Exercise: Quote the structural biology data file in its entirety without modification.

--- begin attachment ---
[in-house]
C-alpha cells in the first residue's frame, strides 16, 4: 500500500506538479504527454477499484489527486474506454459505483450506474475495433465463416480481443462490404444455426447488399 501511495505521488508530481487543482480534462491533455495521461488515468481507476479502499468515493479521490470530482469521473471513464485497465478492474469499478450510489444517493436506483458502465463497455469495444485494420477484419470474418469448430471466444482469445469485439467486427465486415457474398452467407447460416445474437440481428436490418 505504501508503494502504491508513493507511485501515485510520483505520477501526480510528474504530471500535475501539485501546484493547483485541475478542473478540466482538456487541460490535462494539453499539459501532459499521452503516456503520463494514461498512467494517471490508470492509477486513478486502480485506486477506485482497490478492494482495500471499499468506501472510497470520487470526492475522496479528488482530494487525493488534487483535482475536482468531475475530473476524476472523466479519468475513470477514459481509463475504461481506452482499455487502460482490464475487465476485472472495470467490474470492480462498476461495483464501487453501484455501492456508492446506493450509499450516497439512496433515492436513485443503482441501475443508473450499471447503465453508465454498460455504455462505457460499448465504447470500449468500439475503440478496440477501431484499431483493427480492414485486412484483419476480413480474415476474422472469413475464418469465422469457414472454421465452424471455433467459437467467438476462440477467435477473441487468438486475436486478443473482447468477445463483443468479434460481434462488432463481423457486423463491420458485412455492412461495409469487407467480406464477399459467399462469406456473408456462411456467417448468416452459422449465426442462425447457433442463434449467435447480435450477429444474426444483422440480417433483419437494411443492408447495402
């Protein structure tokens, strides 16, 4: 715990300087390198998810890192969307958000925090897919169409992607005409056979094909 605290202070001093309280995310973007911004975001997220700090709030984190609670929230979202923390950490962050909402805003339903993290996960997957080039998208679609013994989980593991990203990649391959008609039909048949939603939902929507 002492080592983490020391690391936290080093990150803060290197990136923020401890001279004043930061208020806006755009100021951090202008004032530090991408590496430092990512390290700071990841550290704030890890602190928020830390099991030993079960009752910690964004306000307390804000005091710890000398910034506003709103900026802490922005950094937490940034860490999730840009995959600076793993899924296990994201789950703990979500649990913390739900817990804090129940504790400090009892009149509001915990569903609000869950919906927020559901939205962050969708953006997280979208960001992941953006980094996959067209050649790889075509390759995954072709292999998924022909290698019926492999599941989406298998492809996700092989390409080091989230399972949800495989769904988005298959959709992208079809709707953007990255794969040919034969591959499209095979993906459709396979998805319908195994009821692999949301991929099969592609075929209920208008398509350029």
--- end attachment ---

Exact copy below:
[in-house]
C-alpha cells in the first residue's frame, strides 16, 4: 500500500506538479504527454477499484489527486474506454459505483450506474475495433465463416480481443462490404444455426447488399 501511495505521488508530481487543482480534462491533455495521461488515468481507476479502499468515493479521490470530482469521473471513464485497465478492474469499478450510489444517493436506483458502465463497455469495444485494420477484419470474418469448430471466444482469445469485439467486427465486415457474398452467407447460416445474437440481428436490418 505504501508503494502504491508513493507511485501515485510520483505520477501526480510528474504530471500535475501539485501546484493547483485541475478542473478540466482538456487541460490535462494539453499539459501532459499521452503516456503520463494514461498512467494517471490508470492509477486513478486502480485506486477506485482497490478492494482495500471499499468506501472510497470520487470526492475522496479528488482530494487525493488534487483535482475536482468531475475530473476524476472523466479519468475513470477514459481509463475504461481506452482499455487502460482490464475487465476485472472495470467490474470492480462498476461495483464501487453501484455501492456508492446506493450509499450516497439512496433515492436513485443503482441501475443508473450499471447503465453508465454498460455504455462505457460499448465504447470500449468500439475503440478496440477501431484499431483493427480492414485486412484483419476480413480474415476474422472469413475464418469465422469457414472454421465452424471455433467459437467467438476462440477467435477473441487468438486475436486478443473482447468477445463483443468479434460481434462488432463481423457486423463491420458485412455492412461495409469487407467480406464477399459467399462469406456473408456462411456467417448468416452459422449465426442462425447457433442463434449467435447480435450477429444474426444483422440480417433483419437494411443492408447495402
């Protein structure tokens, strides 16, 4: 715990300087390198998810890192969307958000925090897919169409992607005409056979094909 605290202070001093309280995310973007911004975001997220700090709030984190609670929230979202923390950490962050909402805003339903993290996960997957080039998208679609013994989980593991990203990649391959008609039909048949939603939902929507 002492080592983490020391690391936290080093990150803060290197990136923020401890001279004043930061208020806006755009100021951090202008004032530090991408590496430092990512390290700071990841550290704030890890602190928020830390099991030993079960009752910690964004306000307390804000005091710890000398910034506003709103900026802490922005950094937490940034860490999730840009995959600076793993899924296990994201789950703990979500649990913390739900817990804090129940504790400090009892009149509001915990569903609000869950919906927020559901939205962050969708953006997280979208960001992941953006980094996959067209050649790889075509390759995954072709292999998924022909290698019926492999599941989406298998492809996700092989390409080091989230399972949800495989769904988005298959959709992208079809709707953007990255794969040919034969591959499209095979993906459709396979998805319908195994009821692999949301991929099969592609075929209920208008398509350029």